Dorothy Parker

Screenwriter, Poet, Critic
A tart-tongued wit and prolific writer of reviews, poetry, short stories, plays and screenplays, founding member of the famed Algonquin Hotel Round Table Dorothy Parker parlayed her caustic barbs into a successful ... Read more »
Born: 08/22/1891 in West End, New Jersey, USA

Filmography

Writer (6)

A Star Is Born 1954 (Movie)

from screenplay (From Story)

Saboteur 1941 (Movie)

(Screenplay)

A Star Is Born 1936 (Movie)

(Screenplay)

Nothing Sacred 1936 (Movie)

(Screenplay)

Suzy 1935 (Movie)

(Screenplay)

Women & Men: Stories of Seduction (TV Show)

From Story

Biography

A tart-tongued wit and prolific writer of reviews, poetry, short stories, plays and screenplays, founding member of the famed Algonquin Hotel Round Table Dorothy Parker parlayed her caustic barbs into a successful career as a writer in numerous mediums. Troubled and obsessive, Parker was unpredictable and self-destructive, attempting suicide several times in her life, while growing increasingly dependent on alcohol. Still, she remained a prolific writer throughout her career for magazines like Vogue, Vanity Fair, The New Yorker, Smart Set and LIFE while becoming more politically active in leftist causes. She married actor and writer Alan Campbell, which led to a Hollywood career writing screenplays for "Nothing Sacred" (1937), "A Star Is Born" (1938) and "Saboteur" (1942), while helping to form the Screenwriters Guild, only to find herself blacklisted by 1950 because of her Communist affiliations. She left Hollywood for New York to write plays and a regular book review column for Esquire, though her growing alcoholism hampered her coherence. Though she died quietly in 1967, Parker remained a vital nerve in the cultural zeitgeist whose contributions to literature, film and non-fiction were unparalleled.

Relationships

Edward Pond Parker III

Husband
married in 1917 divorced 1928

Alan Campbell Actor

Husband
married 1934 divorced 1946 remarried 1950 died 1963

EDUCATION

Miss Dana's Boarding School

New Jersey 1907 - 1908

Blessed Sacrament Academy

New Jersey

Milestones

1994

Film bio, "Mrs. Parker and the Vicious Circle," released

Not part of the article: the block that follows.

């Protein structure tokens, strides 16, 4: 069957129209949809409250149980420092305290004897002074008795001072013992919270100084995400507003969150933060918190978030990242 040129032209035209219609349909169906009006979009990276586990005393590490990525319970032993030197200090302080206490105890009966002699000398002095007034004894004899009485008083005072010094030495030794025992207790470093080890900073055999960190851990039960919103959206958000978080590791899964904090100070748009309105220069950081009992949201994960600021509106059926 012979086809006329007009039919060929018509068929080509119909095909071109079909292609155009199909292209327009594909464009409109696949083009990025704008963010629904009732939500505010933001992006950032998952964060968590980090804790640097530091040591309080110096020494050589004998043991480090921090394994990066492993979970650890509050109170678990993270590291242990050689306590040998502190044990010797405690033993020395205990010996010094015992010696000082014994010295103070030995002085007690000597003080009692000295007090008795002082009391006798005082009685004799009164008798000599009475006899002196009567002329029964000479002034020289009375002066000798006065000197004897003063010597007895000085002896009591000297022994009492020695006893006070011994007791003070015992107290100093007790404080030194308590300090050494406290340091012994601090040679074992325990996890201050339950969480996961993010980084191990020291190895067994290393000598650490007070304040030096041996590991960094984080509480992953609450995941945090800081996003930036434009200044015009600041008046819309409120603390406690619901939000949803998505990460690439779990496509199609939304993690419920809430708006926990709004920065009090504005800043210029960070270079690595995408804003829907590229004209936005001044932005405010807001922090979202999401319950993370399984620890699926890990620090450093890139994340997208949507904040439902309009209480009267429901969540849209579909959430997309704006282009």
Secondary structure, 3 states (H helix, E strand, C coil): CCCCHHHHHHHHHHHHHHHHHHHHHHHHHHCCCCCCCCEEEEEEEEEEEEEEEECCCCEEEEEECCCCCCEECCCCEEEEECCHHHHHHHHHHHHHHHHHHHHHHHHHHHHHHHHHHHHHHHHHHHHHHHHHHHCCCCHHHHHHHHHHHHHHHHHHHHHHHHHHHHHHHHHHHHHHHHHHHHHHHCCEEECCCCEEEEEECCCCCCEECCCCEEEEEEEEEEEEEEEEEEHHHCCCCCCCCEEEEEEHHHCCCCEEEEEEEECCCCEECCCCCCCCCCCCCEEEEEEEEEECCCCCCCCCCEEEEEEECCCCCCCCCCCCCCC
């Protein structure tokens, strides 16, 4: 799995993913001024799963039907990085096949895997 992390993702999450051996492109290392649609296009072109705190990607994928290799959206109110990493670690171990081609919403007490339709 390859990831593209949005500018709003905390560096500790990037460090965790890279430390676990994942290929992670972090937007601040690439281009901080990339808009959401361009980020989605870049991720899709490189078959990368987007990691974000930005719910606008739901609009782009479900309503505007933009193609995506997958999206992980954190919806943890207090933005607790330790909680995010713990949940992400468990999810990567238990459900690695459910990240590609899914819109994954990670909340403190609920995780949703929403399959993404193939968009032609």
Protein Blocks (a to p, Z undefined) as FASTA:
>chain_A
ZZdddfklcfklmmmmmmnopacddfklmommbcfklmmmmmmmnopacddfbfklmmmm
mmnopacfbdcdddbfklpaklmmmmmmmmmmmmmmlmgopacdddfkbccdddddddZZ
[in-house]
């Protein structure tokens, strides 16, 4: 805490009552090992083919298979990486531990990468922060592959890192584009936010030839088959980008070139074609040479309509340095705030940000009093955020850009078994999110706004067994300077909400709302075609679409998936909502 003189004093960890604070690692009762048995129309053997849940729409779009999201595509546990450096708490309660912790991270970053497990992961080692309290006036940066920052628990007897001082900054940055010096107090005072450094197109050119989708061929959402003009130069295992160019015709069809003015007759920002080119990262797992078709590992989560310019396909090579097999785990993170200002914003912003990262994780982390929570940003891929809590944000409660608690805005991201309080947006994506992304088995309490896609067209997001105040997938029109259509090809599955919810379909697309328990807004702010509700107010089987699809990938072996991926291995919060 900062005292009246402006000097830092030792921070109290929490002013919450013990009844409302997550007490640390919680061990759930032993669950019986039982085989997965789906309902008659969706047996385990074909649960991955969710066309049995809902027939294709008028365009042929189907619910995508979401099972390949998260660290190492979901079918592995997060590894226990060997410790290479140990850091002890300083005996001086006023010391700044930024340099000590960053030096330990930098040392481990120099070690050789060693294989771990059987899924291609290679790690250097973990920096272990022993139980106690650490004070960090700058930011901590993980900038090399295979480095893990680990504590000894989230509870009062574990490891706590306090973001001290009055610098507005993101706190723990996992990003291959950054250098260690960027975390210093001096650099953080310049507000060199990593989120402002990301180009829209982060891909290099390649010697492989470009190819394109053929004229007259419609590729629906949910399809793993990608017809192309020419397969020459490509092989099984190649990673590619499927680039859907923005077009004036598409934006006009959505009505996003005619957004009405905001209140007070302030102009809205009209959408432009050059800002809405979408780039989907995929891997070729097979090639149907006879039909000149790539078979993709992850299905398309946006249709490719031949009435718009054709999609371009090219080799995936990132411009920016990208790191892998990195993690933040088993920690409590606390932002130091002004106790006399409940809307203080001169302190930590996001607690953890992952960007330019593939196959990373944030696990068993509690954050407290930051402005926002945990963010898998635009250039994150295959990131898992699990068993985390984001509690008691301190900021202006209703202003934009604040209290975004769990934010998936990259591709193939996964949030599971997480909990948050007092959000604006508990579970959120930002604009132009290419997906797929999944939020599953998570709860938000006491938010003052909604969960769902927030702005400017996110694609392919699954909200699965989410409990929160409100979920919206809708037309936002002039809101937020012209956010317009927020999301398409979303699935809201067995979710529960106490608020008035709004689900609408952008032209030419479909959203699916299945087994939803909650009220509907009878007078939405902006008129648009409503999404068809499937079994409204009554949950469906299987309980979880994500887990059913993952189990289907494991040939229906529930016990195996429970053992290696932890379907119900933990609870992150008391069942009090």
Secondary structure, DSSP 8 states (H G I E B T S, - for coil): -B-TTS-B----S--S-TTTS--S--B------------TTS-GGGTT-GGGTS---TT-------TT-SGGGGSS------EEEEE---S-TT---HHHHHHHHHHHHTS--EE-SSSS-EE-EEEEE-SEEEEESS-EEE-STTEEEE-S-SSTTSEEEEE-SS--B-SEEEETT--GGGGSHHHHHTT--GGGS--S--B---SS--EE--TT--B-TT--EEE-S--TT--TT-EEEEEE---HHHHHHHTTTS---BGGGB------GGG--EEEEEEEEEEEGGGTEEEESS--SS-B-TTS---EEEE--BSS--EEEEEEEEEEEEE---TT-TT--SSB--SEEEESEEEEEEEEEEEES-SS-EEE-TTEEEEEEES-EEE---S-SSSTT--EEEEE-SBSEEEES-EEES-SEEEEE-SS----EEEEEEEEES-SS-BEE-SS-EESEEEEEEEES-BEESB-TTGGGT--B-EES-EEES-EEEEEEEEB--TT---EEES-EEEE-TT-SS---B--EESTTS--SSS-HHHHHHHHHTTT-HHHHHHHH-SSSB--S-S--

1968

West End revue based on her writings, "As Dorothy Parker Once Said..."

1964

Left California and returned to New York

1963

Death of Alan Campbell

1958

Had regular book review column in Esquire

1956

Contributed lyrics for one song for Leonard Bernstein's nusical "Candide"

1955

Collaborated with d'Usseau on play "The Ice Age" but it remained unproduced

1955

Appeared as witness before New York State Legislation Committee investigation into funding of Communist Party

1953

With Arnaud d'Usseau wrote play, "Ladies of the Corridor"; Harold Clurman directed

1950

Remarried Alan Campbell

1950

Named in pamphlet Red Channels as communist sympathizer and is "greylisted"

1949

Her play "The Coast of Illyria" is produced in Dallas; also productions in London and Edinburgh

1946

Divorced Campbell

1939

With Campbell adapted Hungarian play "The Happiest Man" by Miklos Laszlo; unproduced

1937

Helped organize Screenwriters Guild

1937

She and Campbell have successive contracts with Goldwyn, MGM and Columbia

1937

Co-founded Hollywood Anti-Nazi League

1937

Traveled to Spain to report on the civil war for New Masses magazine

1934

Married writer/actor Alan Campbell

1934

She and Campbell go to Hollywood under contract to Paramount

1931

Third suicide attempt

1931

Contributed material to revue "Shoot the Works"

1929

Moved to Hollywood with MGM contract; returned in three months

1928

Divorced husband Parker after years of separation

1927

Book reviewer for The New Yorker

1927

Attended demonstration in Boston in support of convicted anarchists Nicola Sacco and Bartolomeo Vanzetti

1926

Second suicide attempt

1926

European tour

1925

Member of advisory committee overseeing the founding of The New Yorker magazine by Harold Ross

1924

With George S Kaufman wrote "Business is Business", one act curtain raiser to accompany premiere run of film "Beggars on Horseback"

1924

With Elmer Rice wrote Broadway play "Close Harmony"

1923

Attempted suicide

1922

Collaborated with Robert Benchley on one-act play "Nero" for inclusion in revue "The 49ers/No Siree"

1920

Fired by Vanity Fair

1920

Made drama critic for Ainslee's Magazine; also contributed to magazines Smart Set, Saturday Evening Post, and Life, among others

1919

First meeting of Algonquin Hotel 'round table' group, headed by Alexander Woollcott

1917

Appointed theatre critic for Vanity Fair magazine

1915

Was a writer for Vogue magazine

1914

Worked as pianist for a dance school

1908

Cease formal education at age 15

Born in West End, New Jersey to a Jewish father and British mother

Taught English at California State College

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